Essential Baby Equipment

You’ve found out you’re expecting, congratulations! You’re about to go on a huge journey. You’ll want to make sure that everything is best for baby, and there is a lot to get your head around! What does baby need? What do you want for baby? Mindful Mum Investigates those essential baby equipment purchases.

by Louise-Anne Geddes, Mindful Mum, 29th September 2011

According to the NHS, the main baby equipment essentials are:

Before making such a big purchase, it is important to spend some time shopping around to see what is available and is best for you and your baby.  Don’t feel pressured into making a choice quickly. Ask other Mums for their advice on what has been useful for them, and feel free to ask if you can try out prams and buggies before you purchase.

Car Seats

A car seat is also known as a safety restraint and you MUST use one if you are taking baby in the car, including when you bring them home from the hospital. Carrying your baby in your arms in the car is not only illegal, but extremely dangerous. The best way for baby to travel is in a rear-facing infant car seat in the front or back seat. This is held in place by the seatbelt.

  • Make sure the car seat is fitted correctly.
  • Do not place a rear-facing infant care seat in the front passenger seat if your car is fitted with an air bag.
  • Do not buy a second-hand car seat as it may have been damaged in an accident.

See Child Car Seat safety for more information.


Prams, pushchairs, strollers and buggies…so many to choose from and so many features to consider!

Prams give baby a lot of space to sit and lie comfortably, but can often take up a lot of space so this is something to consider when purchasing. Will it fit easily into the car, or be easy to dismantle on the bus or the train? Prams tend to have a lie flat system which is suitable for newborns, while pushchairs may have a reclining, forward facing seat which is more suitable for a toddler. There are so many different models to choose from, with many now offering reversible seating units which allows the baby or toddler to be rear or forward facing. There are 3 or 4 wheeler prams, and whether you intend to use your pram in rugged terrain, or just pounding the streets while shopping, pushchair options explained offers further information on how to choose the pram/pushchair which is perfect for you, whilst offering safety videos to set your mind at ease. There are also travel system options which includes a car seat for easy transportation.  Before use, always check the following:

  • The brakes are in good working order.
  • The handles are at the right height for pushing.
  • The frame is strong enough

Strollers and buggies are usually a more lightweight and easy to transport option. They are versatile and easy to fold, making those daytrips/quick visits to the supermarket much much easier! Like with the prams and pushchairs, strollers and buggies will usually also have a reversible seating unit, allowing you to have your child rear or forward facing.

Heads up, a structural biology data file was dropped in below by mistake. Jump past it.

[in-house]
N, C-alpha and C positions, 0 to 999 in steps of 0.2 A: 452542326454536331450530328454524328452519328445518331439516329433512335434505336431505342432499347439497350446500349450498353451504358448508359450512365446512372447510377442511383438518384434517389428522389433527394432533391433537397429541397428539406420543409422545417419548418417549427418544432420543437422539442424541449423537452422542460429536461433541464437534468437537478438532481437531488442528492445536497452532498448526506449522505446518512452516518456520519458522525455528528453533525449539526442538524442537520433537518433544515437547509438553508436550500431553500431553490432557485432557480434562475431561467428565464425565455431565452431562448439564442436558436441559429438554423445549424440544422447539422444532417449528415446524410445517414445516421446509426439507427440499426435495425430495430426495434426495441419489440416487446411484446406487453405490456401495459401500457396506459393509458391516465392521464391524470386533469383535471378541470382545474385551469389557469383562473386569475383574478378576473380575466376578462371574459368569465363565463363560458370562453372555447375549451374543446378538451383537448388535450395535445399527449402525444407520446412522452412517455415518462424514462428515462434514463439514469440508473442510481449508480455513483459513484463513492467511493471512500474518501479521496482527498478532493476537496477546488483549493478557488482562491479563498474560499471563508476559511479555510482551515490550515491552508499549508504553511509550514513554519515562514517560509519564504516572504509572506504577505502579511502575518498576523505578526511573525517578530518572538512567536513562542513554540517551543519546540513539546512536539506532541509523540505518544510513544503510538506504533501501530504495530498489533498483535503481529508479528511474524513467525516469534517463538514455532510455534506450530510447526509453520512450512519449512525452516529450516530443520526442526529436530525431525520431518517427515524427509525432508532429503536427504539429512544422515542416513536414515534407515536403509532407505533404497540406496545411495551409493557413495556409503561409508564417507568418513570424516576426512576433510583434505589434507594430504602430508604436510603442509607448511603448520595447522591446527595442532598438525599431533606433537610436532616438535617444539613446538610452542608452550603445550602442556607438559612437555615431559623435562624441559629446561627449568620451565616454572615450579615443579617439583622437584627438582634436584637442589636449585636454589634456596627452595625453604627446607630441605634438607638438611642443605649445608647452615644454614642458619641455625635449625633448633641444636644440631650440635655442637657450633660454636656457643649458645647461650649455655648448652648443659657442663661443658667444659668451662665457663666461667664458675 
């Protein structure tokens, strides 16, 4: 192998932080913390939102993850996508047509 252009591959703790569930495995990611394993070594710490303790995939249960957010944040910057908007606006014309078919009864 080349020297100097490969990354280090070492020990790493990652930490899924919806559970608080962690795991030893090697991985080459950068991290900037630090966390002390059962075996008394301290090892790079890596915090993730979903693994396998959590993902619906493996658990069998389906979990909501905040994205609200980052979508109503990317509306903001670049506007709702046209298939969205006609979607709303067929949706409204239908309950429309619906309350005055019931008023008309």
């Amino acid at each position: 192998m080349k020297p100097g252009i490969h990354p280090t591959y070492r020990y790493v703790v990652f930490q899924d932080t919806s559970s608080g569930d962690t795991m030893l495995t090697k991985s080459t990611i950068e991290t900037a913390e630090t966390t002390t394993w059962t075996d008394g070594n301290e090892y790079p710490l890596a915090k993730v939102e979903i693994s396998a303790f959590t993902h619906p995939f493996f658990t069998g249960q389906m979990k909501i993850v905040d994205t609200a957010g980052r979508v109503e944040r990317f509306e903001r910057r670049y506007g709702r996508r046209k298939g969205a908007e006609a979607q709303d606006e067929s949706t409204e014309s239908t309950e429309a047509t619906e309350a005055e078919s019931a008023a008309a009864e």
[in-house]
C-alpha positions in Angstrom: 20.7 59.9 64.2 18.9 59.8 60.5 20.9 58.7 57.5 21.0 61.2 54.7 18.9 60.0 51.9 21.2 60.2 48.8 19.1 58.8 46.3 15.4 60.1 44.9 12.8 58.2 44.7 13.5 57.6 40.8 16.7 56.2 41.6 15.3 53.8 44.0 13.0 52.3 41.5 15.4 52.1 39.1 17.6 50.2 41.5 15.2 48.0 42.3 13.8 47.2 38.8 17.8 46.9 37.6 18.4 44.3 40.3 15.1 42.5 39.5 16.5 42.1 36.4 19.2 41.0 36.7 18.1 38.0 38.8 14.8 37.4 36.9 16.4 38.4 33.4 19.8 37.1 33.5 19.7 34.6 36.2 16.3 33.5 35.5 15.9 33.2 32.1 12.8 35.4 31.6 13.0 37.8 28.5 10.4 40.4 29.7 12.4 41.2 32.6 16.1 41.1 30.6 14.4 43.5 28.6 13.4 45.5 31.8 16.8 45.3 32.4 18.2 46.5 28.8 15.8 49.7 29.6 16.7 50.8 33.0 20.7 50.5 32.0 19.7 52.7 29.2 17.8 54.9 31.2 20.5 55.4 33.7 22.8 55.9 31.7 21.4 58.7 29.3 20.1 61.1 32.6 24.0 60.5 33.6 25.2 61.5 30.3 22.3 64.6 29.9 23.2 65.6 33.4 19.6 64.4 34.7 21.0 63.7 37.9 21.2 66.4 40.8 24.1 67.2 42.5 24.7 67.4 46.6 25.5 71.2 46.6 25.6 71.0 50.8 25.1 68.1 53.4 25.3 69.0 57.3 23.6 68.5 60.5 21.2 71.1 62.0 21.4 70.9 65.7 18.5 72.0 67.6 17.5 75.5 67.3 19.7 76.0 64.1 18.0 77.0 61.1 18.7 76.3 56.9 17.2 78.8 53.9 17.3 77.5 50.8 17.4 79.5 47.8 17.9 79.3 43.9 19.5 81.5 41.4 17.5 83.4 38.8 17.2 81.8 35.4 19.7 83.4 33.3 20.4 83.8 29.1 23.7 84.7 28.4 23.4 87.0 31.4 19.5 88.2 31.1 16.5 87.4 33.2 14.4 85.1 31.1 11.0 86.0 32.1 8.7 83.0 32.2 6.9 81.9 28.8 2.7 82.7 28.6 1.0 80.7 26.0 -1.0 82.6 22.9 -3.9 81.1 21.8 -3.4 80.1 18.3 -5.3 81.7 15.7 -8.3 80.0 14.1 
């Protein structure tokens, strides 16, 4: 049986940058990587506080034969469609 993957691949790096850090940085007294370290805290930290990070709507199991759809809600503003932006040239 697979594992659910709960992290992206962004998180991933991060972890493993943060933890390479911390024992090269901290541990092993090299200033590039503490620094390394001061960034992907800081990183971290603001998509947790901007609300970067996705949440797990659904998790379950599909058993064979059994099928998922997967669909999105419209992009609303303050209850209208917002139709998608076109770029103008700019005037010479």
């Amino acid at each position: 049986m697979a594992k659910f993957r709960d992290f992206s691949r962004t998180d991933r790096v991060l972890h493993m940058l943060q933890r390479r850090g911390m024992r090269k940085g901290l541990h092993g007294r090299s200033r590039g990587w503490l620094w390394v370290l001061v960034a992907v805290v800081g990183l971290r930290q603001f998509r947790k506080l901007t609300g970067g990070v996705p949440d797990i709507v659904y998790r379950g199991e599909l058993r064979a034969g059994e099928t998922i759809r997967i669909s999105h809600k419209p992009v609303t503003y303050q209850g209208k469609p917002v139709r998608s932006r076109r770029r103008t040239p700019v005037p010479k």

Carry Cot on Wheels/Three in Ones

A carrycot is a light, portable cot with handles, similar to (but smaller than) the body of a pram and often attachable to a wheeled frame. Baby can sleep in the carrycot for the first few months, and the cot can be attached to the frame to go out. Most modern carrycots can also be taken in a car with appropriate restraints, but it is always a good idea to check with the supplier when purchasing. Try it out before buying, because if you don’t feel comfortable with the length of the handles, or feel it is too heavy you simply won’t use it. All carrycots come with washable mattress covers, and it is very important to make sure that the mattress fits the carrycot properly to ensure baby’s safety while sleeping.  A three in one is a carrycot and transporter (set of wheels) which can be converted into a pushchair when baby has outgrown the carrycot.

Baby carriers

Baby carriers (also called slings) are attached with straps and baby is carried in front of you. Most babies like being carried like this because they are close to you and are kept warm. The back part of the carrier must be high enough to support your baby’s head, and you should make sure that buckles and straps are secure. Older babies who can hold up their heads and whose backs are stronger (at about four months) can be carried in carriers that go on your back. Using baby carriers and slings safely offers these tips on choosing the right carrier for you.

  • Choose a carrier that will hold and support your baby securely and is the right size for him. You don’t want something that’s too big, where baby could run the risk of falling out.
  • Look for a carrier that has wide padded shoulder straps and ensure all straps are adjustable.
  • Some carriers have an extra padded waist or hip belt. These can help distribute your baby’s weight better and reduce the strain on your shoulders.
  • Ensure that the harness, straps, buckles, snaps and belts all seem durable and hardwearing.
  • Look for a sling that’s made of soft, warm and breathable cotton.
  • Slings need a generous amount of fabric, but ensure it’s not too big – otherwise your infant could get lost in all the extra fabric.
  • Check that the leg holes on carriers have elastic or padded fabric to support your baby’s legs.
  • Ensure a carrier has a padded headrest, to support your baby’s head and neck.
  • Try on slings and carriers before you buy. They need to be easy to get on and off. With a carrier, having one that requires two adults to get it on and off might not be practical for your needs.
  • Decide whether a front facing or back facing carrier is best for your needs.
  • Look for models that are easy to clean.

Sources: The NHS, Out and about: Outdoor baby essentials,
Mothercare, Prams and pushchairs

Photography: Eduardo Merille @Flickr

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